A graph is k-choosable if it can be properly colored from any assignment of lists of colors of length at least k to its vertices. A well-known results of Thomassen state that every planar graph is 5-choosable and every planar graph of girth 5 is 3-choosable. These results are tight, as shown by constructions of Voigt. We review some new results in this area, concerning 3-choosability of planar graphs with constraints on triangles and 4-cycles.

Geometry of lattices associated to a given graph

Series
Graph Theory Seminar
Time
Thursday, September 16, 2010 - 11:05 for 1 hour (actually 50 minutes)
Location
Skiles 114
Speaker
Omid AminiCNRS-École Normale Supérieure
We present some geometric properties of the Laplacian lattice and the lattice of integer flows of a given graph and discuss some applications and open problems.

The number of vertices in a 6-critical graph is linear in its genus

Series
Graph Theory Seminar
Time
Thursday, September 2, 2010 - 12:05 for 1 hour (actually 50 minutes)
Location
Skiles 114
Speaker
Luke PostleMath, GT
A deep theorem of Thomassen shows that for any surface there are only finitely many 6-critical graphs that embed on that surface. We give a shorter self-contained proof that for any 6-critical graph G that embeds on a surface of genus g, that |V(G)| is at most linear in g. Joint work with Robin Thomas.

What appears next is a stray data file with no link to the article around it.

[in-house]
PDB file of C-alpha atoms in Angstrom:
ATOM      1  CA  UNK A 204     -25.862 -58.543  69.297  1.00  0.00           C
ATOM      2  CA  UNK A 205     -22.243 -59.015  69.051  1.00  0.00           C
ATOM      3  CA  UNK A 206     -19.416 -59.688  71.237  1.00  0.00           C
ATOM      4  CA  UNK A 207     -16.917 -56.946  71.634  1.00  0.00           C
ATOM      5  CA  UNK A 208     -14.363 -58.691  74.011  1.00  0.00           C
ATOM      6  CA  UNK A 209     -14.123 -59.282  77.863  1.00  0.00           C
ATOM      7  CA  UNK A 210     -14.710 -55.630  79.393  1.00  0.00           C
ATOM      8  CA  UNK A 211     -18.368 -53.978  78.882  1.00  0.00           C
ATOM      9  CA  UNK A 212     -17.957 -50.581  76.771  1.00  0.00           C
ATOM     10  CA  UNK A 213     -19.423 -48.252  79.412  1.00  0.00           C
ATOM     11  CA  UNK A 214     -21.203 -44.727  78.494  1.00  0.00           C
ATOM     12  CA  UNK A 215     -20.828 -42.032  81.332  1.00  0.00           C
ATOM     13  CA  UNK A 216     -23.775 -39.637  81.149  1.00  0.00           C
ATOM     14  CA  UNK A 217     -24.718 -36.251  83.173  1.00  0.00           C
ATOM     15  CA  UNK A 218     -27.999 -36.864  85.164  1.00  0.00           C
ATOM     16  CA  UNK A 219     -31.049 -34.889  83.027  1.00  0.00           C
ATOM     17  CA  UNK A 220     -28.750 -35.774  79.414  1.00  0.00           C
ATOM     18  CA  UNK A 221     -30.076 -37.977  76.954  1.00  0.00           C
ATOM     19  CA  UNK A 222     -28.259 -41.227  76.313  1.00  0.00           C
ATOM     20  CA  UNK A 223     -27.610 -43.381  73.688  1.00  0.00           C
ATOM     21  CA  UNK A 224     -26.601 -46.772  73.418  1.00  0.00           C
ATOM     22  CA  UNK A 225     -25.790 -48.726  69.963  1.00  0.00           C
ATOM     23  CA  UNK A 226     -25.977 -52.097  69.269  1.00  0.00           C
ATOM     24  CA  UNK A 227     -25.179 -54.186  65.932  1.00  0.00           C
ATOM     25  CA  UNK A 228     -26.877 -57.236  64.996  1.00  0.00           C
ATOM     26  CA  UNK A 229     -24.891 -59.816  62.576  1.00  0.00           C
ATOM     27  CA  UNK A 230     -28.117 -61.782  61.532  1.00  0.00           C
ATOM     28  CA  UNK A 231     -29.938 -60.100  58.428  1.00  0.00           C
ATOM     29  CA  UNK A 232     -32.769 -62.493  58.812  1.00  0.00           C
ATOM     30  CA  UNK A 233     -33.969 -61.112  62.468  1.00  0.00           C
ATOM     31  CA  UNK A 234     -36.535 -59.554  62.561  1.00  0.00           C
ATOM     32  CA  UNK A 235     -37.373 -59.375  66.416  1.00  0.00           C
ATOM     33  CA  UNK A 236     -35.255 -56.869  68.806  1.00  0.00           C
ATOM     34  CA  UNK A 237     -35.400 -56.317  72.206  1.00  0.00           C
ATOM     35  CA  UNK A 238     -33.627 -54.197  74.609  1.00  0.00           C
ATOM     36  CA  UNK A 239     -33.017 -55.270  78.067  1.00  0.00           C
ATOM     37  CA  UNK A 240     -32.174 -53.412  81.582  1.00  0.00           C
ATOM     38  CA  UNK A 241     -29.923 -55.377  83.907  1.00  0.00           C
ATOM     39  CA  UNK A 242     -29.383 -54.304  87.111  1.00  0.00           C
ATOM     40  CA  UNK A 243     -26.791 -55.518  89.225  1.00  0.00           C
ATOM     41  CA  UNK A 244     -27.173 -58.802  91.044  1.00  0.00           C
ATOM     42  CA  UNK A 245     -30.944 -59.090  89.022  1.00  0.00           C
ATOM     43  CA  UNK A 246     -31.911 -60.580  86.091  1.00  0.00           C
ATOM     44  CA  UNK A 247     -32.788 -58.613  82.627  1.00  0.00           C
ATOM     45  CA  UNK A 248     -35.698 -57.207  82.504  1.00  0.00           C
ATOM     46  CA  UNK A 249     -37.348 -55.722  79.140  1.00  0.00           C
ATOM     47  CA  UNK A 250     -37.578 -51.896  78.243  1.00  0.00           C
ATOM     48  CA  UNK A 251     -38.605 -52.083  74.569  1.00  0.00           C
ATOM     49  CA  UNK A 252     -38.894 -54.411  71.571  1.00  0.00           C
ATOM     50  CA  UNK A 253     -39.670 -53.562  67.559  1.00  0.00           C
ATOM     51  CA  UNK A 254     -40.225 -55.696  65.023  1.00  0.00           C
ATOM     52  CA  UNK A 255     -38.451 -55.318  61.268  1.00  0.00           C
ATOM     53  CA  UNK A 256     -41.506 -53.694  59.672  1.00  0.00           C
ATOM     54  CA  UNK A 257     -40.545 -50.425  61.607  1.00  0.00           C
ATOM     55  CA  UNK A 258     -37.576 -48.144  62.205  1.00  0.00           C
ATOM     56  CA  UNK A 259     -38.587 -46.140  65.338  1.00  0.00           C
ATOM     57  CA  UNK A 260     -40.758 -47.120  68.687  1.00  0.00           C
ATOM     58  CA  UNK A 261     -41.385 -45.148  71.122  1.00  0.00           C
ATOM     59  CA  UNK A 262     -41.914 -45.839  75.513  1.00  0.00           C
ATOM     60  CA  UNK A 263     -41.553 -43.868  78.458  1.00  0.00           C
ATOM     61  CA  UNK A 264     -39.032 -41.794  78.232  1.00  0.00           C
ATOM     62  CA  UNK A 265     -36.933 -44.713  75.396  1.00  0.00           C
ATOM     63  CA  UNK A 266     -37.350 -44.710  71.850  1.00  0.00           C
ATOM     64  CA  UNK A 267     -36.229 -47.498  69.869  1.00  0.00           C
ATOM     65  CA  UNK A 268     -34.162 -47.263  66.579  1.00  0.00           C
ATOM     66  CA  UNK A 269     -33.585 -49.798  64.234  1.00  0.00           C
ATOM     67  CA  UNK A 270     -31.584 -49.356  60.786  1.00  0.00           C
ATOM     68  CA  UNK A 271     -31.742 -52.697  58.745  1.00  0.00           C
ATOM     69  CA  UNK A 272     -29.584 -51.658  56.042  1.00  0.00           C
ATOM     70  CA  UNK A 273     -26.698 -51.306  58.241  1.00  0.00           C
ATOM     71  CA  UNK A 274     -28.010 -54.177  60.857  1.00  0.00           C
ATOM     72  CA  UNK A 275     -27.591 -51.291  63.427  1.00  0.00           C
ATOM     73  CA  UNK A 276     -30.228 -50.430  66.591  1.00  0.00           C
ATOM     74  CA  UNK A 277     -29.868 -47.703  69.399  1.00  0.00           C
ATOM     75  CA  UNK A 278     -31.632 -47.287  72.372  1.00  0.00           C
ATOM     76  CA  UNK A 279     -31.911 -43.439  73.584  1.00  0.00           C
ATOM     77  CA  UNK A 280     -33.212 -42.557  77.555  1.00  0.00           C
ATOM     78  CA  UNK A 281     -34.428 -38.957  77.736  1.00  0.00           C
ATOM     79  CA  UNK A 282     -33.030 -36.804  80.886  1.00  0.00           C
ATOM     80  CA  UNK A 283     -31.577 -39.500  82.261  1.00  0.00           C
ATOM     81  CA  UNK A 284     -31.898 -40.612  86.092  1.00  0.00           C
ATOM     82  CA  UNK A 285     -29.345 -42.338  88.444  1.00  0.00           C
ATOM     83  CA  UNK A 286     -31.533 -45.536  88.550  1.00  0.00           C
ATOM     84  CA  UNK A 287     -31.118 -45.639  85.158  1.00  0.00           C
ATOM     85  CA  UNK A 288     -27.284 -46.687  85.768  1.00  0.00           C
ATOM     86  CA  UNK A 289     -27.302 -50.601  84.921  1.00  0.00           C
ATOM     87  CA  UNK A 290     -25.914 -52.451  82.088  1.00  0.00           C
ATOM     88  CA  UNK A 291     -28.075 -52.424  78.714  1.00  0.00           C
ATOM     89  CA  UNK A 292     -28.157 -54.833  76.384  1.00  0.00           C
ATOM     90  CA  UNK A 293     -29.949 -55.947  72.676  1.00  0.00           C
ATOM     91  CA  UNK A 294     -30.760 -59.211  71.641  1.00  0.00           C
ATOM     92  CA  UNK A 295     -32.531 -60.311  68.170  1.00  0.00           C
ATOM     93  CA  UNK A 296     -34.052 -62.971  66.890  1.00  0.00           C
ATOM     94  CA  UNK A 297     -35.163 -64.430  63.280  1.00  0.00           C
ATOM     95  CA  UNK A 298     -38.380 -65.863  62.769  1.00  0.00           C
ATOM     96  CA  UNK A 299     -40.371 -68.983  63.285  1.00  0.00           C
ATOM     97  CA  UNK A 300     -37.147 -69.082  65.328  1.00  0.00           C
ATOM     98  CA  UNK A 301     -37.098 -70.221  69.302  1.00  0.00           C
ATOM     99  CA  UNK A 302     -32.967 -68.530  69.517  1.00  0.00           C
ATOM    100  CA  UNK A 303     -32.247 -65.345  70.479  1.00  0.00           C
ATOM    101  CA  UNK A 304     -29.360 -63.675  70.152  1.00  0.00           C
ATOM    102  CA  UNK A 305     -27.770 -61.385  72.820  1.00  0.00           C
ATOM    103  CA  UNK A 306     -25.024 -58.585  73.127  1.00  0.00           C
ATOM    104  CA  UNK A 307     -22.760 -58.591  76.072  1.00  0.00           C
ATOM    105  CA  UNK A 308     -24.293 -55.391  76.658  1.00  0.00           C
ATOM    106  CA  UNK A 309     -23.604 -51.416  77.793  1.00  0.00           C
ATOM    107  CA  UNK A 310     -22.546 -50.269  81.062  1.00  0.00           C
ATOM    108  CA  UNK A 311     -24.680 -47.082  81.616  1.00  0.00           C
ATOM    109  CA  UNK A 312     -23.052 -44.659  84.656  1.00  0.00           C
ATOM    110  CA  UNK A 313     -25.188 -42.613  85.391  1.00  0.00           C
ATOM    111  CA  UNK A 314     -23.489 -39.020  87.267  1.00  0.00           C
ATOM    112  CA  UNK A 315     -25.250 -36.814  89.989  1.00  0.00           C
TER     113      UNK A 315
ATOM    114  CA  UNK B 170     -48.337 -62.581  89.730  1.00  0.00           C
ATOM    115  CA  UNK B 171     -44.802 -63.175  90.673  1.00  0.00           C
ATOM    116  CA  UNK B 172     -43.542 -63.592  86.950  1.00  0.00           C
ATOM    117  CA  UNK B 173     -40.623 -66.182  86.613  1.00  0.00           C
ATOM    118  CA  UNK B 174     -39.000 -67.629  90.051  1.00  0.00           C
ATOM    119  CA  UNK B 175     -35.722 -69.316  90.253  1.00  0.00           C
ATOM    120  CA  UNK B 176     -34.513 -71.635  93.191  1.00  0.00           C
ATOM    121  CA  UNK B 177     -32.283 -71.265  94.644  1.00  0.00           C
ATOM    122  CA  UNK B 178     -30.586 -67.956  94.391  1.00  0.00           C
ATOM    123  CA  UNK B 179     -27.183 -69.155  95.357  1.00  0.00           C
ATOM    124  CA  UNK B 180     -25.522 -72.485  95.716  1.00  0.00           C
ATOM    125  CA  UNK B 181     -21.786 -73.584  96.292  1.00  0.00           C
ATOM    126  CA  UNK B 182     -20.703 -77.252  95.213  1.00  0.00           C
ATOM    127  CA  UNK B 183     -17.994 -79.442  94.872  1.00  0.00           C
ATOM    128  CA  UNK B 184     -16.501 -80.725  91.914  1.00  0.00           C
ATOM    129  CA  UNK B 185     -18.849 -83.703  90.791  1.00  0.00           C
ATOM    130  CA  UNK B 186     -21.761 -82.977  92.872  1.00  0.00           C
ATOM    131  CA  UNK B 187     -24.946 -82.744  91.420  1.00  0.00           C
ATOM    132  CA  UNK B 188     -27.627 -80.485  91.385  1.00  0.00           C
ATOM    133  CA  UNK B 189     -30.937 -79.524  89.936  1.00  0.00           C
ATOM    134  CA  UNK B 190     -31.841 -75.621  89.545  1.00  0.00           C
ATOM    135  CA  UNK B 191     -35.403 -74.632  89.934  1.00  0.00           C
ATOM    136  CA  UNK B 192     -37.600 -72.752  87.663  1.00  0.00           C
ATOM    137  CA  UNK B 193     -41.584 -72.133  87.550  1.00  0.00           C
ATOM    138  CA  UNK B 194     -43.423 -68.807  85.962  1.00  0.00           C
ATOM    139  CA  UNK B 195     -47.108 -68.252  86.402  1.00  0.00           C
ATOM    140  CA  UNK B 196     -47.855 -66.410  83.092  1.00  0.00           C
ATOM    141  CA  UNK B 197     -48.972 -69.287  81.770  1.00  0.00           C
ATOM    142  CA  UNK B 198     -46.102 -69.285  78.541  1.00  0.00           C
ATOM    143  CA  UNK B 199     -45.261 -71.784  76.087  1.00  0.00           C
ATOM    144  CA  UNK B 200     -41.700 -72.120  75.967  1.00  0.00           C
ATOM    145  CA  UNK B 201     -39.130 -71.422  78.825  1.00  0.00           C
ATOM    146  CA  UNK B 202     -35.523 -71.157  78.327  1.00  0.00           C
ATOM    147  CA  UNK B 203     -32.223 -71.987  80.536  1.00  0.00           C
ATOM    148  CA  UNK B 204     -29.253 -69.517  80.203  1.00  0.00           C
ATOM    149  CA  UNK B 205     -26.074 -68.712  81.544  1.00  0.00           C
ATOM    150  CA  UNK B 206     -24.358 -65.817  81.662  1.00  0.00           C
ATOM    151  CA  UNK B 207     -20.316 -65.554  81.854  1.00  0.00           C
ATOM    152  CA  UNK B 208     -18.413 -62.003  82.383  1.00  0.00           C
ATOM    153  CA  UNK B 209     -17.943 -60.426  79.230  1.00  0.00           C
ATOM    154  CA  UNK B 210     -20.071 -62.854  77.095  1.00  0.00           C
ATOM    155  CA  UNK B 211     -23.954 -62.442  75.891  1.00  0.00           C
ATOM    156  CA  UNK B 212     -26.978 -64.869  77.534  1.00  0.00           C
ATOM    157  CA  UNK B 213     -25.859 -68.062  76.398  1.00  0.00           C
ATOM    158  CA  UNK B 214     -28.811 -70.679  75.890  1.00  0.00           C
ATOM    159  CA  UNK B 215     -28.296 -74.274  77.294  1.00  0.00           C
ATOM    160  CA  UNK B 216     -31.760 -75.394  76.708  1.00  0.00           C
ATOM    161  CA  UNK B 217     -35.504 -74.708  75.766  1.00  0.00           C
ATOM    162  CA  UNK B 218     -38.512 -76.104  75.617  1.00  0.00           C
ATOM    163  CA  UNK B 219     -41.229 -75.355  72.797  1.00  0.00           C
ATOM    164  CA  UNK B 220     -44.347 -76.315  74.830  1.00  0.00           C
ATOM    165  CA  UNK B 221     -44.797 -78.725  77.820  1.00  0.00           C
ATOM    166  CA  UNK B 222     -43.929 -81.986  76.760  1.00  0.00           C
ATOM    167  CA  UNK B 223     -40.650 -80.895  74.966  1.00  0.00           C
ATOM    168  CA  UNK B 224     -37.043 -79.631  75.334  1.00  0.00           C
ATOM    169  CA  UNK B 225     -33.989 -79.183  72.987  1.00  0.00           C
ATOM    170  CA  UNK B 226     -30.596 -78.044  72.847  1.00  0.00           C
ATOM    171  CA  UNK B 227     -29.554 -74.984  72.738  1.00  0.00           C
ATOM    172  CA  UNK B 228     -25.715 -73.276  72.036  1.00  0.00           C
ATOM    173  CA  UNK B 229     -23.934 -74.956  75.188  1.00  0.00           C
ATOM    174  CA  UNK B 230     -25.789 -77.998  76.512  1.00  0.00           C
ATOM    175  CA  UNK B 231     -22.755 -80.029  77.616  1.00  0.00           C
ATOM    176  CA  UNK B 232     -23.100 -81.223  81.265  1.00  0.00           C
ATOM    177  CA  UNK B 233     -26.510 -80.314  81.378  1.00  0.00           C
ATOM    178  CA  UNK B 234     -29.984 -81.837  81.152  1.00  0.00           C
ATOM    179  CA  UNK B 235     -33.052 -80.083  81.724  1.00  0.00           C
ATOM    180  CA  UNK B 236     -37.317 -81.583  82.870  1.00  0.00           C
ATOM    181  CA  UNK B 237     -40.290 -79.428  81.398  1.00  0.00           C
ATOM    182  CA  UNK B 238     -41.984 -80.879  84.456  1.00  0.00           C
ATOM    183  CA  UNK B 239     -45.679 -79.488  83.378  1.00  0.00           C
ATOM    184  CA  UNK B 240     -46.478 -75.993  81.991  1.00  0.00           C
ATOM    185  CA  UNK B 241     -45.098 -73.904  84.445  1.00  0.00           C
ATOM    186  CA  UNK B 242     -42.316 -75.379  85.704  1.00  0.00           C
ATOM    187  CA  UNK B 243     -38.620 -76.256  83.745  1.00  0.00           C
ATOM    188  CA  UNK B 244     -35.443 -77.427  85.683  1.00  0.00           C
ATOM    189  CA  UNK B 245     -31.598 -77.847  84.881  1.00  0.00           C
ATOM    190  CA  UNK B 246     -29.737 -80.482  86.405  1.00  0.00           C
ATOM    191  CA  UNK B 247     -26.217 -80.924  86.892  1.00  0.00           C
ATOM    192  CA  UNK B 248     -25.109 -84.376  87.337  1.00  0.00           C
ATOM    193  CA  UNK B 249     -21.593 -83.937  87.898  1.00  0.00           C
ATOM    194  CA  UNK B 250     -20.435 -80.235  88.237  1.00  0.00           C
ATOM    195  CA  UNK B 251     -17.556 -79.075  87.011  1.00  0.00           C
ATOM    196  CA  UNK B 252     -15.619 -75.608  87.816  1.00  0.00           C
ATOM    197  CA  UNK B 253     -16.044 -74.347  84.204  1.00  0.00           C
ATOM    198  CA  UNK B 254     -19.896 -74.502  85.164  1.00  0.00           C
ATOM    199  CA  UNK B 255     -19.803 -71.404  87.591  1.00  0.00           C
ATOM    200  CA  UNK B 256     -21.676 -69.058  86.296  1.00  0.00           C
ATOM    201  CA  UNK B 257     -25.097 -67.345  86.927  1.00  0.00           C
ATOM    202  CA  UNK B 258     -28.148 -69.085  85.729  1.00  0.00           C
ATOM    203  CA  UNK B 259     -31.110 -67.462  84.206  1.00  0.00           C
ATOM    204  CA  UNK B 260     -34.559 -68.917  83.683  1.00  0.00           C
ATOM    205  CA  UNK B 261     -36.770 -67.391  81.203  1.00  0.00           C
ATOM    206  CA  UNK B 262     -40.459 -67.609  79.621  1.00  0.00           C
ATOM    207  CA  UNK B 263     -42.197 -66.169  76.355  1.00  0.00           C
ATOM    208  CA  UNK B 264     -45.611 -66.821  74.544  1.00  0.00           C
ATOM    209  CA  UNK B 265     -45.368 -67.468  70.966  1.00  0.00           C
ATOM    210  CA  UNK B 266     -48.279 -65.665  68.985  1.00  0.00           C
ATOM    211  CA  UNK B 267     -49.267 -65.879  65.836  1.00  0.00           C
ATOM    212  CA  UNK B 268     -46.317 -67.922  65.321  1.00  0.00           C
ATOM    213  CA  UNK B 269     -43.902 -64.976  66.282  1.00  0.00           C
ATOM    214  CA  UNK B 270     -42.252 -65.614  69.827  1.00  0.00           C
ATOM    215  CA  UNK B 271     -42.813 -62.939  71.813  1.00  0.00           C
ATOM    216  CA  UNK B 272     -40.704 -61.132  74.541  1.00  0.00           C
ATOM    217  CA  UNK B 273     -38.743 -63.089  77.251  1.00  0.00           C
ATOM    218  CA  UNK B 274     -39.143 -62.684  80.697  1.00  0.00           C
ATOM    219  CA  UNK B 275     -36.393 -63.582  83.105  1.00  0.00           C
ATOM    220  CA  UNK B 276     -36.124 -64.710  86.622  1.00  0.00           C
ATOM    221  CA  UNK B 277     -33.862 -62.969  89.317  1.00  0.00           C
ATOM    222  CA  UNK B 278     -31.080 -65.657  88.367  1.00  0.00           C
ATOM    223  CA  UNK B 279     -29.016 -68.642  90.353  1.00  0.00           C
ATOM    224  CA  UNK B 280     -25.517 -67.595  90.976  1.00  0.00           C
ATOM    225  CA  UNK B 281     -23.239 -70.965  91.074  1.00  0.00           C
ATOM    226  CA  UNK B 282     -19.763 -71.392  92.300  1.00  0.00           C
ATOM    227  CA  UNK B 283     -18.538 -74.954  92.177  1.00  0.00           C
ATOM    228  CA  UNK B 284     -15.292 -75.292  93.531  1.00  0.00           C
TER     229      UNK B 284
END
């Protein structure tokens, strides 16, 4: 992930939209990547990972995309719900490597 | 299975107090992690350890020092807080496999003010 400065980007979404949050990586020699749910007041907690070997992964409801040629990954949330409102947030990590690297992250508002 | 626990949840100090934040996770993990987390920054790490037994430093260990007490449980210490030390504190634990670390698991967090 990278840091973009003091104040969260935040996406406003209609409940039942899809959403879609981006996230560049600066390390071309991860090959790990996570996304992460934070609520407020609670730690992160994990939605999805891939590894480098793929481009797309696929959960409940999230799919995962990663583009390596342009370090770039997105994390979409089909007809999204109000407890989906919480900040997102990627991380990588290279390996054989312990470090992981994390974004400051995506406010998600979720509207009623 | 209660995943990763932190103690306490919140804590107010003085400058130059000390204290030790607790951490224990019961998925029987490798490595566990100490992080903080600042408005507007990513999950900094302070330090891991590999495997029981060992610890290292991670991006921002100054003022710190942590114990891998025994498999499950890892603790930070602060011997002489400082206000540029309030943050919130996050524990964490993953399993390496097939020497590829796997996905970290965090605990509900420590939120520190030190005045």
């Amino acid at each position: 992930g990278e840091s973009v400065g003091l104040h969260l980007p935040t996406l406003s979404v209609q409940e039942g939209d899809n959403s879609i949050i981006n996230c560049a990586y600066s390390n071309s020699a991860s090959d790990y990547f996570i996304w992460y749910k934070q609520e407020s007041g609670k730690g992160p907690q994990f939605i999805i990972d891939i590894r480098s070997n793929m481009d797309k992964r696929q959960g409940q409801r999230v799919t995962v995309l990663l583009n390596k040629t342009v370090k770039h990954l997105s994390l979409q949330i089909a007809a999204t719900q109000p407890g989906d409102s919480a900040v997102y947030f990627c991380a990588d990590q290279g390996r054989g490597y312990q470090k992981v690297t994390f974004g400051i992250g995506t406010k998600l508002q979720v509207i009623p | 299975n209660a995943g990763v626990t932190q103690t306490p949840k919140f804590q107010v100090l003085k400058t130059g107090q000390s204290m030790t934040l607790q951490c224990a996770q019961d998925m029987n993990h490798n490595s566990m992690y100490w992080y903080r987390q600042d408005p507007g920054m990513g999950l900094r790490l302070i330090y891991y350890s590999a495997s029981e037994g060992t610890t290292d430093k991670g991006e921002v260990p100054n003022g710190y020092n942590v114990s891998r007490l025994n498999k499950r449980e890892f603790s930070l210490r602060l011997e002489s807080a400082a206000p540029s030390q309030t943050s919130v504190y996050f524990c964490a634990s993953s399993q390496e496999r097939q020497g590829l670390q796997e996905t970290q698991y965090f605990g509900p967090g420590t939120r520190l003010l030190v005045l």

A shorter proof for the disjoint paths algorithm

Series
Graph Theory Seminar
Time
Friday, June 11, 2010 - 16:20 for 1 hour (actually 50 minutes)
Location
Skiles 254
Speaker
Paul WollanThe Sapienza University of Rome
The theory of graph minors developed by Robertson and Seymour is perhaps one of the deepest developments in graph theory. The theory is developed in a sequence of 23 papers, appearing from the 80's through today. The major algorithmic application of the work is a polynomial time algorithm for the k disjoint paths problem when k is fixed. The algorithm is relatively simple to state - however the proof uses the full power of the Robertson Seymour theory, and consequently runs approximately 400-500 pages. We will discuss a new proof of correctness that dramatically simplifies this result, eliminating many of the technicalities of the original proof. This is joint work with Ken-ichi Kawarabayashi.